Daniel Lee


Daniel Lee Interview / Camera Art

1 Your works seem to be based on two kinds of inspiration: on one hand, the animal qualities of humans, as the most authentic and ancient part of their existence and as expression of their biological history; on the other hand, a new kind of zoomorphic aesthetics, as a very cultural question. Which kind of inspiration is more important for you?

I grew up in Taiwan, a traditionally Buddhist environment. Buddhists believe in reincarnation and the circle of life, which includes humans and animals alike. Personally, however, I am partial to Darwin’s theory of evolution. I believe we still retain some animal instincts within our behavior as well as a degree of physical resemblance.

2 Your characters are animalized humans or humanized animals? Or, more simply, are they maybe inhabitants of a different dimension, as opposed to the mainstream guidelines of contemporary society, which tend to take away our personal identity?

Most characters I’ve made so far are basically animalized humans, besides the “Origin” series. I sought to create images that struck closer to home – portraits that bore an eerily realistic resemblance to our human side. However, on a deeper level, beneath the flesh, I feel that we are closer in nature to our animal counterparts than most would believe.

Despite the entire history of human evolution, our existence is only a few steps surpassed by other animals.

3 What is your opinion about the ancient theories about zoo-physiognomy? (In Italian and European renaissance culture there have been several researchers who tried to point out the animal characteristics in human features). Do you think that animal-like looks in the face of someone can determine or represent the character of that person?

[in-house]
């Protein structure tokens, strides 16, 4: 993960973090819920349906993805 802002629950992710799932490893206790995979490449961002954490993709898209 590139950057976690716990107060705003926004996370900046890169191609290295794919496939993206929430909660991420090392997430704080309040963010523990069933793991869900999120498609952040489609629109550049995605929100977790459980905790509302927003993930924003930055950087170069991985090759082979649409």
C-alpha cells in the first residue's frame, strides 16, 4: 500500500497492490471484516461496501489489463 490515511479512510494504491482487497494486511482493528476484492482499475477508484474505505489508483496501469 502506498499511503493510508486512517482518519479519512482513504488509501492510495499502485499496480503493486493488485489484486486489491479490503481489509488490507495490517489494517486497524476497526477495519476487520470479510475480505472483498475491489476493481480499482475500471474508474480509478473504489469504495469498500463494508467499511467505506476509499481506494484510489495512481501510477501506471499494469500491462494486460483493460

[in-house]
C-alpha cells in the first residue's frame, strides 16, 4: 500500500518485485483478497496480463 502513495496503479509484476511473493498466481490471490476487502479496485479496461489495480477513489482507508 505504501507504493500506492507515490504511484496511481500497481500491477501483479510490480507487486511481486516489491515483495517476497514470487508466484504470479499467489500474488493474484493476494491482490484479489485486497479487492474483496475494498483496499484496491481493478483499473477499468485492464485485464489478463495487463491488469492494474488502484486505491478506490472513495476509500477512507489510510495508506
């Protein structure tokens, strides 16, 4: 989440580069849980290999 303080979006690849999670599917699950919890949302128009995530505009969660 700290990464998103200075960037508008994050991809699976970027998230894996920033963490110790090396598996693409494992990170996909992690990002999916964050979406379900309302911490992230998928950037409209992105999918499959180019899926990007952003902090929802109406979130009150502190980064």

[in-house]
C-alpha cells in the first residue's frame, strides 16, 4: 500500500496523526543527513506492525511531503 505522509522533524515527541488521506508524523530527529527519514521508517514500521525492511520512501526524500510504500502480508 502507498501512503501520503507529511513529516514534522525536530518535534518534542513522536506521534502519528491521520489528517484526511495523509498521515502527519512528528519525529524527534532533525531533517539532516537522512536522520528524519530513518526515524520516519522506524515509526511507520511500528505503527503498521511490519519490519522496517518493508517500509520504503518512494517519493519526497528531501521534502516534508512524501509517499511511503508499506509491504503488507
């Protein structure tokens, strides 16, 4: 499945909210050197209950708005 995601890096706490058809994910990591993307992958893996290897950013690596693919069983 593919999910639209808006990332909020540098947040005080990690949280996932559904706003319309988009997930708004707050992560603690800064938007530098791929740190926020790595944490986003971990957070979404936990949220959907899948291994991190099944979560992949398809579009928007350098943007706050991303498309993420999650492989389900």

As it pertains to my work, no matter how much animal-likeness is shown in my pictures, I did it as an expression of artistic fantasy. It was never in my interest to make a statement about the link between human and animal features. I believe that’s also the difference between illustration and art.

I do think that the animal-like looks in the face of someone can determine or represent the character of that person. Some traditional Chinese people also believe that animal-like looks would determine a person’s life as well. For instance, a pig-looking person would be having a happier or wealthier life than others. I think that was how Chinese Zodiac mythology started.

4 Do you think that animals can still be an important inspiration in contemporary art? Many people think that any trendy artistic research today somehow has to relate to inorganic technology: what is your opinion on this?

Well, the computer, the internet, the new technology is about to change our world into a new age; it motivates today’s artists for sure. But I don’t believe that all trendy artistic research needs to be related to inorganic technology today. Actually, my earlier work “Judgement” series has been included in a major event “Gene(sis)”, Contemporary Art Explores Human Genomics recently in Seattle. Sooner or later, the biotechnology is going to change our life. From all of the animal cloning and stem-cell research, I think that the relationship between animals and humans would be close than ever.